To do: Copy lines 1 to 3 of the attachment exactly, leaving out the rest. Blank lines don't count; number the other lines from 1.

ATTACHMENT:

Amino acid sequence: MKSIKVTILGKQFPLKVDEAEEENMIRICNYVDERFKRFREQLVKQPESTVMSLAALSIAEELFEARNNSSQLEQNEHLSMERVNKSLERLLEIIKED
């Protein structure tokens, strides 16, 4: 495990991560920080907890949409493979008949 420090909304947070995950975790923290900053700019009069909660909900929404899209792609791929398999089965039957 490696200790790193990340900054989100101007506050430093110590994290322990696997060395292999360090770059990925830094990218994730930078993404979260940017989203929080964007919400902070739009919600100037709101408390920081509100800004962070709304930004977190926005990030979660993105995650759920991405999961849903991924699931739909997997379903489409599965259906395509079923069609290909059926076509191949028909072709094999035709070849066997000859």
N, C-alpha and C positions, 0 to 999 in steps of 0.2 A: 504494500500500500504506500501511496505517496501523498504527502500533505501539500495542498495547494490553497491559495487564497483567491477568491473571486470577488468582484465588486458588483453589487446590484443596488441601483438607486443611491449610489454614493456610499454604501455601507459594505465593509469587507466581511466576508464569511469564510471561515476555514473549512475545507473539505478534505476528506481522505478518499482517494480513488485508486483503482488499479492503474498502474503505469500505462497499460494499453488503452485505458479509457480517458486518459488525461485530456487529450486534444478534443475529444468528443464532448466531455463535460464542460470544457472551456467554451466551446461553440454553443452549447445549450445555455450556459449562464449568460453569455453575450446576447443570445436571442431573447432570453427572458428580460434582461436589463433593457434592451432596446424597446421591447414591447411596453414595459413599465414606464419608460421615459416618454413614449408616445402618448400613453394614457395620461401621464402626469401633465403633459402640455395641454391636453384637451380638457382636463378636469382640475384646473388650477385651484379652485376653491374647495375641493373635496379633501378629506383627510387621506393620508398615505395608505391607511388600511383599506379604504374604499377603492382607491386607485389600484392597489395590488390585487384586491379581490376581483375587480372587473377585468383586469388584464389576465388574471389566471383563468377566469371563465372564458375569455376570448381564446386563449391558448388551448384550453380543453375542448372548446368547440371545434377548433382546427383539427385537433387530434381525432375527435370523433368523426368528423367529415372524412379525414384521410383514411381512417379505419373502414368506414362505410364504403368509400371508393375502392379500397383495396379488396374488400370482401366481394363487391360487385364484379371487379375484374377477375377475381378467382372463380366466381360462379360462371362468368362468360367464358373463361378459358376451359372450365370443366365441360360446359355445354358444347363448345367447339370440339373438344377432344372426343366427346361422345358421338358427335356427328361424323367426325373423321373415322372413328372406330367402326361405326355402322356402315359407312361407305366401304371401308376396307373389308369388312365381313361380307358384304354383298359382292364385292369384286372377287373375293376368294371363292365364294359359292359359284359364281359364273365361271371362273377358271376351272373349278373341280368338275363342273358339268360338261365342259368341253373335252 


Amino acid sequence: MKSIKVTILGKQFPLKVDEAEEENMIRICNYVDERFKRFREQLVKQPESTVMSLAALSIAEELFEARNNSSQLEQNEHLSMERVNKSLERLLEIIKED
């Protein structure tokens, strides 16, 4: 495990991560920080907890949409493979008949 420090909304947070995950975790923290900053700019009069909660909900929404899209792609791929398999089965039957 490696200790790193990340900054989100101007506050430093110590994290322990696997060395292999360090770059990925830094990218994730930078993404979260940017989203929080964007919400902070739009919600100037709101408390920081509100800004962070709304930004977190926005990030979660993105995650759920991405999961849903991924699931739909997997379903489409599965259906395509079923069609290909059926076509191949028909072709094999035709070849066997000859």
N, C-alpha and C positions, 0 to 999 in steps of 0.2 A: 504494500500500500504506500501511496505517496501523498504527502500533505501539500495542498495547494490553497491559495487564497483567491477568491473571486470577488468582484465588486458588483453589487446590484443596488441601483438607486443611491449610489454614493456610499454604501455601507459594505465593509469587507466581511466576508464569511469564510471561515476555514473549512475545507473539505478534505476528506481522505478518499482517494480513488485508486483503482488499479492503474498502474503505469500505462497499460494499453488503452485505458479509457480517458486518459488525461485530456487529450486534444478534443475529444468528443464532448466531455463535460464542460470544457472551456467554451466551446461553440454553443452549447445549450445555455450556459449562464449568460453569455453575450446576447443570445436571442431573447432570453427572458428580460434582461436589463433593457434592451432596446424597446421591447414591447411596453414595459413599465414606464419608460421615459416618454413614449408616445402618448400613453394614457395620461401621464402626469401633465403633459402640455395641454391636453384637451380638457382636463378636469382640475384646473388650477385651484379652485376653491374647495375641493373635496379633501378629506383627510387621506393620508398615505395608505391607511388600511383599506379604504374604499377603492382607491386607485389600484392597489395590488390585487384586491379581490376581483375587480372587473377585468383586469388584464389576465388574471389566471383563468377566469371563465372564458375569455376570448381564446386563449391558448388551448384550453380543453375542448372548446368547440371545434377548433382546427383539427385537433387530434381525432375527435370523433368523426368528423367529415372524412379525414384521410383514411381512417379505419373502414368506414362505410364504403368509400371508393375502392379500397383495396379488396374488400370482401366481394363487391360487385364484379371487379375484374377477375377475381378467382372463380366466381360462379360462371362468368362468360367464358373463361378459358376451359372450365370443366365441360360446359355445354358444347363448345367447339370440339373438344377432344372426343366427346361422345358421338358427335356427328361424323367426325373423321373415322372413328372406330367402326361405326355402322356402315359407312361407305366401304371401308376396307373389308369388312365381313361380307358384304354383298359382292364385292369384286372377287373375293376368294371363292365364294359359292359359284359364281359364273365361271371362273377358271376351272373349278373341280368338275363342273358339268360338261365342259368341253373335252 